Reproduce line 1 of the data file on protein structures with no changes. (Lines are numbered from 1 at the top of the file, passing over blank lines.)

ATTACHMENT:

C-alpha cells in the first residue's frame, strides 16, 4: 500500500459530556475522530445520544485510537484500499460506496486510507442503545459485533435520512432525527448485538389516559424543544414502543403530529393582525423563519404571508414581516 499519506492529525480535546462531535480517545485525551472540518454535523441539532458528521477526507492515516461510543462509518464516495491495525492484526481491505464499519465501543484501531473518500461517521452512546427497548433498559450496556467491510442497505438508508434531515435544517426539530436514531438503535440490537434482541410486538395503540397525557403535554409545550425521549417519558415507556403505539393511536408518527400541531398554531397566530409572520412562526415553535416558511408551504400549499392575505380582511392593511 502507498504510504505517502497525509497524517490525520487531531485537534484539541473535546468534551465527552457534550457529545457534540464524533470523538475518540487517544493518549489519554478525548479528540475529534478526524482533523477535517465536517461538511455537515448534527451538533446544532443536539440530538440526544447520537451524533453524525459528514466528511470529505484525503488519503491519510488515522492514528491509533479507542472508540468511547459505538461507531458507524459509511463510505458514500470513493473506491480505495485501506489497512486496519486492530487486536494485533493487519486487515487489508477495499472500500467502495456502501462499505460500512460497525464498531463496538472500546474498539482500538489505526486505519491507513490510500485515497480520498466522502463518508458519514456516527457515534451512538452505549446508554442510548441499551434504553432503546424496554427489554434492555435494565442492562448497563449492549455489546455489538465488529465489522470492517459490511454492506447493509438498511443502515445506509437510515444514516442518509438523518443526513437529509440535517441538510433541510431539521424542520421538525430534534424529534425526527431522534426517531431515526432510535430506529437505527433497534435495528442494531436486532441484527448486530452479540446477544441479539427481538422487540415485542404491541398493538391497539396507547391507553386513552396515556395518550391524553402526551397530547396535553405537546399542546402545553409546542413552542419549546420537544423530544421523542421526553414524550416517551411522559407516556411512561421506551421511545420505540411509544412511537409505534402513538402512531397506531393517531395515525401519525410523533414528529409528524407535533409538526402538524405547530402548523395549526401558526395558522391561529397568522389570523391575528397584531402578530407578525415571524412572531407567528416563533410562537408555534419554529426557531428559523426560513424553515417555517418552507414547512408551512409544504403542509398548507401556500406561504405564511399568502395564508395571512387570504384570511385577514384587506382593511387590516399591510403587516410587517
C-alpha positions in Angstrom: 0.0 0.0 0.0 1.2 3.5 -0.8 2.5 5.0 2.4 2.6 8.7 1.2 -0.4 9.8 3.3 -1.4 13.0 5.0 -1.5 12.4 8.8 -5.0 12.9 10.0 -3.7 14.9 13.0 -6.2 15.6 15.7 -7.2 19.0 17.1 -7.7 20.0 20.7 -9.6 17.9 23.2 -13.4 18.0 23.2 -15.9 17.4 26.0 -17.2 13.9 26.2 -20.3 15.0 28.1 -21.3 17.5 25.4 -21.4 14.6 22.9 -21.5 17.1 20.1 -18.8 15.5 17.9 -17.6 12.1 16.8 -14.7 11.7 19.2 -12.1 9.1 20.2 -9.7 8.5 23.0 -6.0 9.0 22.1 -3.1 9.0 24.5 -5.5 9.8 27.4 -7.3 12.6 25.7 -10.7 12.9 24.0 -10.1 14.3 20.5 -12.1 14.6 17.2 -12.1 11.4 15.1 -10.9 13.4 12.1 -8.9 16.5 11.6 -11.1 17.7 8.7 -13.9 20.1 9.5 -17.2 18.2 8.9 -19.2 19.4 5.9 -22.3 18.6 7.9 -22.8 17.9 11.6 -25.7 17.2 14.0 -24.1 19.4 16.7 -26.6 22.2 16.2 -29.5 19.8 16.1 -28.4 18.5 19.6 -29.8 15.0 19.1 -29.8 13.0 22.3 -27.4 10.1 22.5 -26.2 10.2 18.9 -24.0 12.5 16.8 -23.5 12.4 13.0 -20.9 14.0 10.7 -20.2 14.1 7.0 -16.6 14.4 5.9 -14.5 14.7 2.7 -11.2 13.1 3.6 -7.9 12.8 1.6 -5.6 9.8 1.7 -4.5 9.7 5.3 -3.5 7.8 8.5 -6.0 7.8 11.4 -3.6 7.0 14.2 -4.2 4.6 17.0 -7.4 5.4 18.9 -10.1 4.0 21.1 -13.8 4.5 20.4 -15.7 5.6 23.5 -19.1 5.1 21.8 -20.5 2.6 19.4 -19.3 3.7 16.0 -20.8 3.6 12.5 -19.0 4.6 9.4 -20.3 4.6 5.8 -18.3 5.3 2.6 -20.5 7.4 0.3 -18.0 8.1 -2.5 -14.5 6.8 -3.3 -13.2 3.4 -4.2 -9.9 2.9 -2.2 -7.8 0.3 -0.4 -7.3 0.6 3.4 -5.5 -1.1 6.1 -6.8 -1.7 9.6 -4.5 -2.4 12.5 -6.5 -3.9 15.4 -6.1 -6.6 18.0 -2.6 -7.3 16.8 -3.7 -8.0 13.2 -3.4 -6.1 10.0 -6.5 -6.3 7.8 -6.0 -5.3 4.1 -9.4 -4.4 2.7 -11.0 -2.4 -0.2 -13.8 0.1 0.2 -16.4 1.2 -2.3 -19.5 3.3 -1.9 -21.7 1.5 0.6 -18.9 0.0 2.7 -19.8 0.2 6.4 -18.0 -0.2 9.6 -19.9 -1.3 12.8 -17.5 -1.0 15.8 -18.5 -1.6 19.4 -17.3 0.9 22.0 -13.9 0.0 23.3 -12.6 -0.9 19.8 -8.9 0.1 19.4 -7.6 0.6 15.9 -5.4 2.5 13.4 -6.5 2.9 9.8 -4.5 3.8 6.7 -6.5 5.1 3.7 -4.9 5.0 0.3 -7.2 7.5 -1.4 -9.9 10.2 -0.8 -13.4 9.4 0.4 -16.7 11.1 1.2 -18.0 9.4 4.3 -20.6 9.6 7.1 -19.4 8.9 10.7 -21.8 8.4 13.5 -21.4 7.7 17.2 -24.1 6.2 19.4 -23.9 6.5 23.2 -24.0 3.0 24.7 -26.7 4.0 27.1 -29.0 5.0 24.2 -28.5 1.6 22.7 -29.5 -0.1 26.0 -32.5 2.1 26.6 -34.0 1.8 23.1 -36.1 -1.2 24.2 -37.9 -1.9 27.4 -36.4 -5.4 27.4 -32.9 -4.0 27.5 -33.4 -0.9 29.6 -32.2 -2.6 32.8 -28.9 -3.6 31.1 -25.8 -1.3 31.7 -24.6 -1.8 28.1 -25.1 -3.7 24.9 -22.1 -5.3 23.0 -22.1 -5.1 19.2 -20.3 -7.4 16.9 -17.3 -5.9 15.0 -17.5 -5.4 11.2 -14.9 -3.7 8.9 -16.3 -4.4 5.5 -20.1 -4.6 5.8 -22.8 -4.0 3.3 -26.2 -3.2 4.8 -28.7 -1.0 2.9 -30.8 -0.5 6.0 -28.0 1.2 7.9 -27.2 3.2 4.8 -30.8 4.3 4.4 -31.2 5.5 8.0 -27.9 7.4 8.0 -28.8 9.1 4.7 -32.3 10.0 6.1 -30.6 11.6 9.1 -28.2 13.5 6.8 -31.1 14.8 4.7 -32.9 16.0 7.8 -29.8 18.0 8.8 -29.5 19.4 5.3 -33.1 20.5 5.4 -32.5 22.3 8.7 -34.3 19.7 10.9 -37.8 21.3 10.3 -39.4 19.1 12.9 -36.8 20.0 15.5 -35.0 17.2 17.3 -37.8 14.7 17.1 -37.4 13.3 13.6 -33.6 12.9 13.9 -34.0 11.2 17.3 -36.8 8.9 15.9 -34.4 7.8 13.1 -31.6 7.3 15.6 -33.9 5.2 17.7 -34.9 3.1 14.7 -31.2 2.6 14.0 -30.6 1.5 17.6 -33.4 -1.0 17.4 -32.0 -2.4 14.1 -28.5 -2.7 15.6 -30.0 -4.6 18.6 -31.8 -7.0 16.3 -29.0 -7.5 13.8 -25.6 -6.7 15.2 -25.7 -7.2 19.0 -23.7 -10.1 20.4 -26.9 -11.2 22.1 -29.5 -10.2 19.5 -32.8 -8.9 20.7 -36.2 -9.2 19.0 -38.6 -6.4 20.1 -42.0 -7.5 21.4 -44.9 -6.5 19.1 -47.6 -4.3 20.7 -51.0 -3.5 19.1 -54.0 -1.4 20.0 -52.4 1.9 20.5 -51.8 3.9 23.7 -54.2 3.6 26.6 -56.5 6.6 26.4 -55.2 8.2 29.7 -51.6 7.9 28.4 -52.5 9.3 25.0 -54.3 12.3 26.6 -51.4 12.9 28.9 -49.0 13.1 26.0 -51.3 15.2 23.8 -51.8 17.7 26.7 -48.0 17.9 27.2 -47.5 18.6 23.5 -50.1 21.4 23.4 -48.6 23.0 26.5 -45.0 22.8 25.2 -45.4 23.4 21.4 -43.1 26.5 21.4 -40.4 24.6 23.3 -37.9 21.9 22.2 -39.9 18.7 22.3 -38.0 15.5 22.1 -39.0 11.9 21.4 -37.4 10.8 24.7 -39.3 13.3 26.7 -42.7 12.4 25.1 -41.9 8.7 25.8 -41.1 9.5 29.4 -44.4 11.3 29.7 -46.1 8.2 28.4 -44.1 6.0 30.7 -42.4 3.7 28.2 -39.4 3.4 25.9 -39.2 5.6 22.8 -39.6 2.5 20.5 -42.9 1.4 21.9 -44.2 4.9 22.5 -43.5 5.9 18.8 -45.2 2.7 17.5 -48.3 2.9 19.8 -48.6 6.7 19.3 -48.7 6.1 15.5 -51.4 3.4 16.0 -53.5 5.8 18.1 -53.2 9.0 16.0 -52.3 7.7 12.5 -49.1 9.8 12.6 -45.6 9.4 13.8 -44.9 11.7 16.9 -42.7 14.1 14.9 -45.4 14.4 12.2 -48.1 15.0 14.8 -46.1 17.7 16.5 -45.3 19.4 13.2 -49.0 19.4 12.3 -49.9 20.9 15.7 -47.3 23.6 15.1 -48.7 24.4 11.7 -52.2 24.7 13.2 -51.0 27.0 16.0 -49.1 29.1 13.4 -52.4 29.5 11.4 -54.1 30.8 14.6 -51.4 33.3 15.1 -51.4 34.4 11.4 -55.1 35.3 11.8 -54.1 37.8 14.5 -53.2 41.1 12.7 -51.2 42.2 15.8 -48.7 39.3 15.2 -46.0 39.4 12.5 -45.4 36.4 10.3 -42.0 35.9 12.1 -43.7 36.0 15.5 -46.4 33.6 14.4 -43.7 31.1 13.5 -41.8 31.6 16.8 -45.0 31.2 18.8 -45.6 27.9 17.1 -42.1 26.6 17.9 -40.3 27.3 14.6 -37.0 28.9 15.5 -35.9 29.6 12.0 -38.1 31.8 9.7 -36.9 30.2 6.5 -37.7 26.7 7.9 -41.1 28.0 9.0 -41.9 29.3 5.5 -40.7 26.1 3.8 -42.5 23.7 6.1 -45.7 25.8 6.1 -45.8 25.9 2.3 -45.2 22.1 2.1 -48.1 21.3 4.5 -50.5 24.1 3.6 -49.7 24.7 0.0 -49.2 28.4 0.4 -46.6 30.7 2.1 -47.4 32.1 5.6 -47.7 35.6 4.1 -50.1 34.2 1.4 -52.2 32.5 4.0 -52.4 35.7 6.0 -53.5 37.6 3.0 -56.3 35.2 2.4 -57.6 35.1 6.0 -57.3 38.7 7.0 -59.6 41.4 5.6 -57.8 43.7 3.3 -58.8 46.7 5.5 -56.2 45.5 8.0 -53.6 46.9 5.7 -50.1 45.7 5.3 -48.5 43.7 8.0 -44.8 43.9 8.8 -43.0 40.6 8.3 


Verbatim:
C-alpha cells in the first residue's frame, strides 16, 4: 500500500459530556475522530445520544485510537484500499460506496486510507442503545459485533435520512432525527448485538389516559424543544414502543403530529393582525423563519404571508414581516 499519506492529525480535546462531535480517545485525551472540518454535523441539532458528521477526507492515516461510543462509518464516495491495525492484526481491505464499519465501543484501531473518500461517521452512546427497548433498559450496556467491510442497505438508508434531515435544517426539530436514531438503535440490537434482541410486538395503540397525557403535554409545550425521549417519558415507556403505539393511536408518527400541531398554531397566530409572520412562526415553535416558511408551504400549499392575505380582511392593511 502507498504510504505517502497525509497524517490525520487531531485537534484539541473535546468534551465527552457534550457529545457534540464524533470523538475518540487517544493518549489519554478525548479528540475529534478526524482533523477535517465536517461538511455537515448534527451538533446544532443536539440530538440526544447520537451524533453524525459528514466528511470529505484525503488519503491519510488515522492514528491509533479507542472508540468511547459505538461507531458507524459509511463510505458514500470513493473506491480505495485501506489497512486496519486492530487486536494485533493487519486487515487489508477495499472500500467502495456502501462499505460500512460497525464498531463496538472500546474498539482500538489505526486505519491507513490510500485515497480520498466522502463518508458519514456516527457515534451512538452505549446508554442510548441499551434504553432503546424496554427489554434492555435494565442492562448497563449492549455489546455489538465488529465489522470492517459490511454492506447493509438498511443502515445506509437510515444514516442518509438523518443526513437529509440535517441538510433541510431539521424542520421538525430534534424529534425526527431522534426517531431515526432510535430506529437505527433497534435495528442494531436486532441484527448486530452479540446477544441479539427481538422487540415485542404491541398493538391497539396507547391507553386513552396515556395518550391524553402526551397530547396535553405537546399542546402545553409546542413552542419549546420537544423530544421523542421526553414524550416517551411522559407516556411512561421506551421511545420505540411509544412511537409505534402513538402512531397506531393517531395515525401519525410523533414528529409528524407535533409538526402538524405547530402548523395549526401558526395558522391561529397568522389570523391575528397584531402578530407578525415571524412572531407567528416563533410562537408555534419554529426557531428559523426560513424553515417555517418552507414547512408551512409544504403542509398548507401556500406561504405564511399568502395564508395571512387570504384570511385577514384587506382593511387590516399591510403587516410587517